# Analysis of sells (what to buy)

Statistical analysis is not my field, so forgive me if this is a very stupid question.

I have a list of sold items by size. Shoes in this case

Size    Qty
35  2
36  1
37  4
38  4
39  32
40  17
41  23
42  57
43  95
44  90
45  98
46  33
47  16
48  4
total:  476


I have to tell the owner how much of every size to buy. The problem is, I can't say him. - You should buy 95 shoes size 43 for every one of size 36...

The usual practice is to buy the whole size curve and buy extras for the most selling sizes.
This is about a year worth of data. How should I present this information in an easy to understand way? What I want to present is a general rule. Something like "for every size curve, you should buy x additional shoes of size x".
The idea would be to later apply this approach to other clothing items.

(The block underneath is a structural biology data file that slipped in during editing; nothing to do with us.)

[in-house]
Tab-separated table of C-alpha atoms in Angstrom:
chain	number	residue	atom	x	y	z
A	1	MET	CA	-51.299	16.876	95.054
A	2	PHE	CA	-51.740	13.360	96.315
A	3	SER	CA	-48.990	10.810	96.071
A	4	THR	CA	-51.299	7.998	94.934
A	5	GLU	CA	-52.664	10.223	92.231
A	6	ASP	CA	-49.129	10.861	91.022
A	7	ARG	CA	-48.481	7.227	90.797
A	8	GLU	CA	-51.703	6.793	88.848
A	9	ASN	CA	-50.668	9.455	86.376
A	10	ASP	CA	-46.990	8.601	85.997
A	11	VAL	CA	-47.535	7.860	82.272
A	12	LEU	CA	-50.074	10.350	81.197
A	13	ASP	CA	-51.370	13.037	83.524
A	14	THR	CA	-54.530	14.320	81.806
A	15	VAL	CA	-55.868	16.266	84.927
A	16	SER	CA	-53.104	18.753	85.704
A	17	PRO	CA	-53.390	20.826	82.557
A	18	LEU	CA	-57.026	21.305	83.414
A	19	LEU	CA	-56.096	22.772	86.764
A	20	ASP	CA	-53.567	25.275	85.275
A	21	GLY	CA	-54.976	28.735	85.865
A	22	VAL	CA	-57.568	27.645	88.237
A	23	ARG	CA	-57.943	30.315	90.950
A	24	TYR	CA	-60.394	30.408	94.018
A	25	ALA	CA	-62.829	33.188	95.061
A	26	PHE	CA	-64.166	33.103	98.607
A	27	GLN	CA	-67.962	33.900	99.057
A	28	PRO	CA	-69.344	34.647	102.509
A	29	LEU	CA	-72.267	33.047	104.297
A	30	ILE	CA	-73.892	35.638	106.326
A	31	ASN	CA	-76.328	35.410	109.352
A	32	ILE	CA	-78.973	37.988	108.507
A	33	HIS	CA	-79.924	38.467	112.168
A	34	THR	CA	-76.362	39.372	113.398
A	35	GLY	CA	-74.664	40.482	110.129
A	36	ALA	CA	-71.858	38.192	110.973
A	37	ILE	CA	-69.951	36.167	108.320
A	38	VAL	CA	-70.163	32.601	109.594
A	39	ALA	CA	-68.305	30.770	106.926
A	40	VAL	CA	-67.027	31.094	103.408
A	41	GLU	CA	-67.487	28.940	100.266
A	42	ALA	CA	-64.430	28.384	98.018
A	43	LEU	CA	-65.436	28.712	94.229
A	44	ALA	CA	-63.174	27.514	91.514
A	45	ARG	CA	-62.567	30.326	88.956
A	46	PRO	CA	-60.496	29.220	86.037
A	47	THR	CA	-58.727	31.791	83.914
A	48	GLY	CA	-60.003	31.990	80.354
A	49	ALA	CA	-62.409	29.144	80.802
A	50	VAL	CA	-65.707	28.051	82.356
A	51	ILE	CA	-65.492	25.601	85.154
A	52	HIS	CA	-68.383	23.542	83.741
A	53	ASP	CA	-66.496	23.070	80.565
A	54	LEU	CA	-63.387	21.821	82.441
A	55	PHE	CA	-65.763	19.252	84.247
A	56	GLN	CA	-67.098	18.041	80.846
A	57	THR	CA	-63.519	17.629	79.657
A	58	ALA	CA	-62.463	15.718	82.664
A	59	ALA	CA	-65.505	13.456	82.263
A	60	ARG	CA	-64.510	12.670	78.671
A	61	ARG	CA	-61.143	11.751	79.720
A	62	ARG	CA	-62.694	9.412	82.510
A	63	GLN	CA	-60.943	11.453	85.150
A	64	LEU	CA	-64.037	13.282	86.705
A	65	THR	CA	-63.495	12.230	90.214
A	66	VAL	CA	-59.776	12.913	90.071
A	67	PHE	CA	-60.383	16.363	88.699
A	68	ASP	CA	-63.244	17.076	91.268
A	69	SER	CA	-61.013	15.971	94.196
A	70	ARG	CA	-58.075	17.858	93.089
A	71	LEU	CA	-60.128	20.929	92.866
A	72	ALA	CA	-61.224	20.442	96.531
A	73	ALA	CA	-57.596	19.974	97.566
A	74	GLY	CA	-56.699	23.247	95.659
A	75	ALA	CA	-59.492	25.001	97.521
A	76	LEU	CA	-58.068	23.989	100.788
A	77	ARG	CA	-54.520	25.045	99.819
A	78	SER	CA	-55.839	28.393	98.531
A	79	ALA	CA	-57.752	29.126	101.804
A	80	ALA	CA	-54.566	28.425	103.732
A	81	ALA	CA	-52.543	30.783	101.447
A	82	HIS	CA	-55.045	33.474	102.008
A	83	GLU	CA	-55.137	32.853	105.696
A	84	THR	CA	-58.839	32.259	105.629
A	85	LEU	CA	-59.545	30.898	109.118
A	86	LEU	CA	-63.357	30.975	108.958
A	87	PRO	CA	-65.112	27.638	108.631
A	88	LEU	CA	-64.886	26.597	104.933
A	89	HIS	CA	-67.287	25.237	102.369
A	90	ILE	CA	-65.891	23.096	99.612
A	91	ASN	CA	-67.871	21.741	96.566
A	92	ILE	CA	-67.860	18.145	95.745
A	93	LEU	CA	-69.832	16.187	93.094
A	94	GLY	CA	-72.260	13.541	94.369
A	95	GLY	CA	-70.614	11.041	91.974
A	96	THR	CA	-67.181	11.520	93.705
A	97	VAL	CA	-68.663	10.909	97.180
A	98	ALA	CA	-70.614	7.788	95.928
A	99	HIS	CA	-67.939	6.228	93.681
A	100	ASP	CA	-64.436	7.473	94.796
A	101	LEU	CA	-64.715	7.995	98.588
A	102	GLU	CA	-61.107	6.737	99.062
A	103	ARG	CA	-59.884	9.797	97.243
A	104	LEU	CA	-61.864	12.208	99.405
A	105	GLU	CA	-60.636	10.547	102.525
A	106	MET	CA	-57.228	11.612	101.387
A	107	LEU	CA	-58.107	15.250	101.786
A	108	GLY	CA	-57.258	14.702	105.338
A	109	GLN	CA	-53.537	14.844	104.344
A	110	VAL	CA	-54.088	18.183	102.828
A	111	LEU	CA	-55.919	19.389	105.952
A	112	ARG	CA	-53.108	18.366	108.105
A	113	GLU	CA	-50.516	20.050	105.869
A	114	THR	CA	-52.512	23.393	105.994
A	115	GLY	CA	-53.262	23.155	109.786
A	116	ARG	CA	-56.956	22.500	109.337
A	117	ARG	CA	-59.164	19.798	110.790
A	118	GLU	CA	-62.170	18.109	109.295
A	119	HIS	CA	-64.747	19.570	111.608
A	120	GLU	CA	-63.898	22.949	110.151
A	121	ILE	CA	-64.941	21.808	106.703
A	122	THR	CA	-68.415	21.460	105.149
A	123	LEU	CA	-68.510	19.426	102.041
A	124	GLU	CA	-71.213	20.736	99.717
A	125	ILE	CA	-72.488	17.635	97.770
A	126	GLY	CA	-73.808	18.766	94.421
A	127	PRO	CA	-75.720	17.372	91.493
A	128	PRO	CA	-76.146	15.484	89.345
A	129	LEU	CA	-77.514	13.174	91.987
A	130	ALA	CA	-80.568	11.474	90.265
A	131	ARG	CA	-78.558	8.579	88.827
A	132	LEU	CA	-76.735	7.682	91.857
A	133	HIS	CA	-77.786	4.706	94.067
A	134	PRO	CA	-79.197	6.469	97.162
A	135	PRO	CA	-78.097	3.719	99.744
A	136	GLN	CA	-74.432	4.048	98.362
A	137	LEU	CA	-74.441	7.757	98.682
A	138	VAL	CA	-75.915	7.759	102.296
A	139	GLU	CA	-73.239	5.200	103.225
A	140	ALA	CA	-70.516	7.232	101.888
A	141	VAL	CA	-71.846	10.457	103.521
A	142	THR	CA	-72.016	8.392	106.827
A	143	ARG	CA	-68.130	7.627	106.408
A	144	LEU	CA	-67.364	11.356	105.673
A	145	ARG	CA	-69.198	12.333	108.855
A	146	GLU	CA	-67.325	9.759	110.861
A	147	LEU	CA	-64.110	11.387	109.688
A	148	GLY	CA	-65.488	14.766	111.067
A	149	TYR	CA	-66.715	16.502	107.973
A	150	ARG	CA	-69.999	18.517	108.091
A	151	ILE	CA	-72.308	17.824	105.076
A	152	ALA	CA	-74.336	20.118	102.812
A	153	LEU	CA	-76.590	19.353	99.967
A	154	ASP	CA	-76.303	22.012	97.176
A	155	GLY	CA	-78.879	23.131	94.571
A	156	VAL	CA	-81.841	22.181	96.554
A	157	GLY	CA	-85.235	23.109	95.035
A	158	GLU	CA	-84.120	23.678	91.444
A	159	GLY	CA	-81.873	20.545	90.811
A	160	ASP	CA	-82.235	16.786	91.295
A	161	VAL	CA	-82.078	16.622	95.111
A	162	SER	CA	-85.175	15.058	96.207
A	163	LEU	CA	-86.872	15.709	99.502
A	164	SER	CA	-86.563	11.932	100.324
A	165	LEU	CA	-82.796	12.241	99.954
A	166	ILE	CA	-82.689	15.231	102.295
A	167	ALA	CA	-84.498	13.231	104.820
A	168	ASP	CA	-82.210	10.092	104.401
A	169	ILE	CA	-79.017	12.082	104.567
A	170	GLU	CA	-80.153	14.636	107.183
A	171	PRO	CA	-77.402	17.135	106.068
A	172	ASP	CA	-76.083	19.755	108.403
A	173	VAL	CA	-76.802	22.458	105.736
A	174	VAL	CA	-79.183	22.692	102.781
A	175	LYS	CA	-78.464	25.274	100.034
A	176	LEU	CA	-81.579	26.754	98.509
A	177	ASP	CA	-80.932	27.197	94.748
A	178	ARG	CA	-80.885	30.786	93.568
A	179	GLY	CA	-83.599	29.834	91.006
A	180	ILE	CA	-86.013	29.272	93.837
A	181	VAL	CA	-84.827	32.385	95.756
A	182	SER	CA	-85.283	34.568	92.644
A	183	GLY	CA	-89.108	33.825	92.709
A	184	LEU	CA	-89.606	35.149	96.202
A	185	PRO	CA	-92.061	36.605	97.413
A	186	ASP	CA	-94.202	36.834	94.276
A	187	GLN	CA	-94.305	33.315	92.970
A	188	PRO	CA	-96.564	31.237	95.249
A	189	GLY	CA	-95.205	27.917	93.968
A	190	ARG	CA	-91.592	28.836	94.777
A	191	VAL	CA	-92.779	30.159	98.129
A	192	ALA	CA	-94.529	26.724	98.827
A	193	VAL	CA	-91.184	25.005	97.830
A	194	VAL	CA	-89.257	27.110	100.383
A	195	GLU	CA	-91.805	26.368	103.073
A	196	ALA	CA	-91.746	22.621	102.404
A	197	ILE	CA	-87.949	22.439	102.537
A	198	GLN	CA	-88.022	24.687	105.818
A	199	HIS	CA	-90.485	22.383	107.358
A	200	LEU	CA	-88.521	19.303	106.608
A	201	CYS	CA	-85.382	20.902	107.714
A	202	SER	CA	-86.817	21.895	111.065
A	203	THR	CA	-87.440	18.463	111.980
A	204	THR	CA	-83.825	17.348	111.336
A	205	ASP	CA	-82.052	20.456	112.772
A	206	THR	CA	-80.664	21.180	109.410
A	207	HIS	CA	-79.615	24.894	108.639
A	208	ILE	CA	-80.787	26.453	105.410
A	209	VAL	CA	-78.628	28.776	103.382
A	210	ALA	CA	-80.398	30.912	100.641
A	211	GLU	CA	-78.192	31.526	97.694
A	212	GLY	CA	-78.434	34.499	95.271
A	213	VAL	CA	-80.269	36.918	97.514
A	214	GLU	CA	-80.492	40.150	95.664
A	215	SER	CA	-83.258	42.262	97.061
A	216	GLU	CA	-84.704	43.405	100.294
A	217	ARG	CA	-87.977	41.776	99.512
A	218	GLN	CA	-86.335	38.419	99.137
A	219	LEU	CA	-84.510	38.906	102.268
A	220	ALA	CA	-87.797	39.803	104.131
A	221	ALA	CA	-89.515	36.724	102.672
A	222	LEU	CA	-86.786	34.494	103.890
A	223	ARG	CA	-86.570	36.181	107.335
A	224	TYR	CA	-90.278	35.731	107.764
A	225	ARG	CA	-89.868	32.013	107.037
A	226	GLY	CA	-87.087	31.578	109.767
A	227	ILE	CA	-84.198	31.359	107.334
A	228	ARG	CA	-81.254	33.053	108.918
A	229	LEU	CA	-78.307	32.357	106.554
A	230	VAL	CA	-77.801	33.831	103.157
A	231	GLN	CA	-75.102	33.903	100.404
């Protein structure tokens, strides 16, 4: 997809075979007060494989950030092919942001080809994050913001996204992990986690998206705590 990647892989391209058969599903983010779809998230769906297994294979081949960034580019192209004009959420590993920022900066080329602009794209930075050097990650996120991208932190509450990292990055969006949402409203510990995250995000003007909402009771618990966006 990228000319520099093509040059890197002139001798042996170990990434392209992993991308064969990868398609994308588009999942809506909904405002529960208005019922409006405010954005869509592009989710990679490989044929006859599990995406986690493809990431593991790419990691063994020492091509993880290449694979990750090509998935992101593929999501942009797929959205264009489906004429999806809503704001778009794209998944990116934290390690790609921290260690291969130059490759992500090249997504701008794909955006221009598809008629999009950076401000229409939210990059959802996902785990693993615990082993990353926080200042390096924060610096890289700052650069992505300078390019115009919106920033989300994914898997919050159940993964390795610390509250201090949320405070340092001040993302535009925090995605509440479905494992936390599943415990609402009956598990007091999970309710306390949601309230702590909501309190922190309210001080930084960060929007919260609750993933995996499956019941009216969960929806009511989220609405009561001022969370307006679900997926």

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Following on from Rob's answer, you could estimate an acceptable level using a Normal approximation. So if an acceptable rate of running out is 5%, then use the following rule:

Qty + 1.644 * Qty^(0.5)

The value 1.644 comes from the Normal or Gaussian distribution.

Other acceptable rates could be:

1. 1%: change 1.644 to 2.326
2. 10%: change 1.644 to 1.282

Further Rationale

Rob suggested that you could model your data using a Poisson distribution. When the rate (or in your case Qty) is large (say 10), then the Normal distribution gives a good approximation. The following graph shows the Poisson 95th percentile (red) and the Normal approximation in green. As you can see they are fairly close. The raw data is shown as points.

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I suggest he stocks $y_s$ pairs of shoes of size $s$ where $y_s$ is chosen so that the probability of running out of stock before the next delivery is set to some acceptable level (e.g., 5%).
It seems reasonable to assume $y_s$ is Poisson with rate $\lambda_s$. You can estimate $\lambda_s$ as the average sales of that size over the last few delivery periods. Then all that remains is to find the 95th percentile of the Poisson distribution with mean equal to the estimated rate for each size.